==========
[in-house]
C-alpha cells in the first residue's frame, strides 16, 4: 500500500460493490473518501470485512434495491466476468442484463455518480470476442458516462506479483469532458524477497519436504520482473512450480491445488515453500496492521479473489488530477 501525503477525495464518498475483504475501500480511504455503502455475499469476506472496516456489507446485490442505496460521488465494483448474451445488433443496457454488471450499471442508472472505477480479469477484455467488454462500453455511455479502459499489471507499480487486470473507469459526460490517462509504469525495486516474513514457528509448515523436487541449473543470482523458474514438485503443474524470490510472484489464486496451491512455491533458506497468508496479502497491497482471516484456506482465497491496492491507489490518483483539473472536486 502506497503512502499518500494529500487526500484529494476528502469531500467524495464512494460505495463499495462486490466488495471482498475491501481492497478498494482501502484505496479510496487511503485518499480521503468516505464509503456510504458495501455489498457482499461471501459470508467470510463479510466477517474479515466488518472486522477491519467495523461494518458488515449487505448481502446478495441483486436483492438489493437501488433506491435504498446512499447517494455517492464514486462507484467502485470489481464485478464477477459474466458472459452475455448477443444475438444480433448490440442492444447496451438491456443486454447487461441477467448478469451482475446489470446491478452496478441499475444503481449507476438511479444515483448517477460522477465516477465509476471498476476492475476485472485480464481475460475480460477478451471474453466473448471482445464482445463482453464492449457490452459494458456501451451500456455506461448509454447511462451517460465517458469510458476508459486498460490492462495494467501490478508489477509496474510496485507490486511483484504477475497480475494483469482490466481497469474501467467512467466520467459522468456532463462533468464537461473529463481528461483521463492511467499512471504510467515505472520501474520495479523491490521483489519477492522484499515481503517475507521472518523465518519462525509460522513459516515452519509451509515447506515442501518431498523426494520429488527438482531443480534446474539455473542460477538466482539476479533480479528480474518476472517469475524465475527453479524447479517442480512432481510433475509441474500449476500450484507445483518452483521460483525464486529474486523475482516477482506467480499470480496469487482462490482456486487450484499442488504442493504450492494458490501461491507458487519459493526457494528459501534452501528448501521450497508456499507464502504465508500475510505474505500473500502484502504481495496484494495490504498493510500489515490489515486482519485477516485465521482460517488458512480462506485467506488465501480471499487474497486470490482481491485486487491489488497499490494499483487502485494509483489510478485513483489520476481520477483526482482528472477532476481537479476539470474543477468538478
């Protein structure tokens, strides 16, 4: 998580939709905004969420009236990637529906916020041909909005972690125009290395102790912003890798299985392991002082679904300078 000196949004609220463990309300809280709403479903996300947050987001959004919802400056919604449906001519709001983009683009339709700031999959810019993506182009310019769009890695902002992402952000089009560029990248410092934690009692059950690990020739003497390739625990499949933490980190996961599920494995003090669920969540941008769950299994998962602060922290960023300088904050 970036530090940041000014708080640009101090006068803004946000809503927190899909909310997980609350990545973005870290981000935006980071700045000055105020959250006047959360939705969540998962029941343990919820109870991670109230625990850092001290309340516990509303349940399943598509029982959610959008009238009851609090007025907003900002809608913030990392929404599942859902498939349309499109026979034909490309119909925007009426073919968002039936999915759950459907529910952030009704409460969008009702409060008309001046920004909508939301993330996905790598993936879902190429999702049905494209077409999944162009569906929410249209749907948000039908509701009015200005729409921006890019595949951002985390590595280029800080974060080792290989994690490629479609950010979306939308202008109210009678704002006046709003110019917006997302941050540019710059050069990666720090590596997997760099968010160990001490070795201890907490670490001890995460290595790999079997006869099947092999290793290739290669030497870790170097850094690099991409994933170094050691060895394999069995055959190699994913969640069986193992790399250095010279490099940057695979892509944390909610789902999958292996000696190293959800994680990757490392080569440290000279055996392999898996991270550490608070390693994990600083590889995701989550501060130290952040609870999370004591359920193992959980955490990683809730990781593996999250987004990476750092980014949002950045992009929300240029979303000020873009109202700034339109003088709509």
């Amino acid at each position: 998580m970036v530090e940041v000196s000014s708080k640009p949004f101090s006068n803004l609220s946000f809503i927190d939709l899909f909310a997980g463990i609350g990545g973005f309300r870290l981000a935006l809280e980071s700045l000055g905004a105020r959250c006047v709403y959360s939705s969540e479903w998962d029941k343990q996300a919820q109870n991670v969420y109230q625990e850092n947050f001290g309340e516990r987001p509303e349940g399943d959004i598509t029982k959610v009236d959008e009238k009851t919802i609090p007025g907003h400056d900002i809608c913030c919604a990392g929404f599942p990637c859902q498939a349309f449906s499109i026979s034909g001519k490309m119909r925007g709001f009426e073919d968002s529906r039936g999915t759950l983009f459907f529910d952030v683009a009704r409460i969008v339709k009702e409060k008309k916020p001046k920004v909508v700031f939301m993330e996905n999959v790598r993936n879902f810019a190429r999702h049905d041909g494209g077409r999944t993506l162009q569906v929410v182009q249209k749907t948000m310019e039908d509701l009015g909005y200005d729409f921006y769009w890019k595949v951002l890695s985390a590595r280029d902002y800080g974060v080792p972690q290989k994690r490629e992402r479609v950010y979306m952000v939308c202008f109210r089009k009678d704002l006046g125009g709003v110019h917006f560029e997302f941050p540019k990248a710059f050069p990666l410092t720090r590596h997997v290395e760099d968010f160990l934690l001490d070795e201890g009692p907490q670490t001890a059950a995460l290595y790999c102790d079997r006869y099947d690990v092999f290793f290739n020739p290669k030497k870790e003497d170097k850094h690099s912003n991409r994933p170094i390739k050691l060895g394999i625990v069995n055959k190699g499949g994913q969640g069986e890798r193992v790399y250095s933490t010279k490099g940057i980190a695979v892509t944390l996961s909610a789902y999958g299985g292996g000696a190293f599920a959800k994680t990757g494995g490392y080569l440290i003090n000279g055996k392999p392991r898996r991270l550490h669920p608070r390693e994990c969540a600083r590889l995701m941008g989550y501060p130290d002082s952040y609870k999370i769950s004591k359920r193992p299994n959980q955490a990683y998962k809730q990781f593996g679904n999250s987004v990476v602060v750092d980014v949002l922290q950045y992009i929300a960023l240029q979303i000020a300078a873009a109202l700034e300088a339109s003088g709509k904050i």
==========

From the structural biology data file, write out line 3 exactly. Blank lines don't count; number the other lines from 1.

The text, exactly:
């Protein structure tokens, strides 16, 4: 998580939709905004969420009236990637529906916020041909909005972690125009290395102790912003890798299985392991002082679904300078 000196949004609220463990309300809280709403479903996300947050987001959004919802400056919604449906001519709001983009683009339709700031999959810019993506182009310019769009890695902002992402952000089009560029990248410092934690009692059950690990020739003497390739625990499949933490980190996961599920494995003090669920969540941008769950299994998962602060922290960023300088904050 970036530090940041000014708080640009101090006068803004946000809503927190899909909310997980609350990545973005870290981000935006980071700045000055105020959250006047959360939705969540998962029941343990919820109870991670109230625990850092001290309340516990509303349940399943598509029982959610959008009238009851609090007025907003900002809608913030990392929404599942859902498939349309499109026979034909490309119909925007009426073919968002039936999915759950459907529910952030009704409460969008009702409060008309001046920004909508939301993330996905790598993936879902190429999702049905494209077409999944162009569906929410249209749907948000039908509701009015200005729409921006890019595949951002985390590595280029800080974060080792290989994690490629479609950010979306939308202008109210009678704002006046709003110019917006997302941050540019710059050069990666720090590596997997760099968010160990001490070795201890907490670490001890995460290595790999079997006869099947092999290793290739290669030497870790170097850094690099991409994933170094050691060895394999069995055959190699994913969640069986193992790399250095010279490099940057695979892509944390909610789902999958292996000696190293959800994680990757490392080569440290000279055996392999898996991270550490608070390693994990600083590889995701989550501060130290952040609870999370004591359920193992959980955490990683809730990781593996999250987004990476750092980014949002950045992009929300240029979303000020873009109202700034339109003088709509």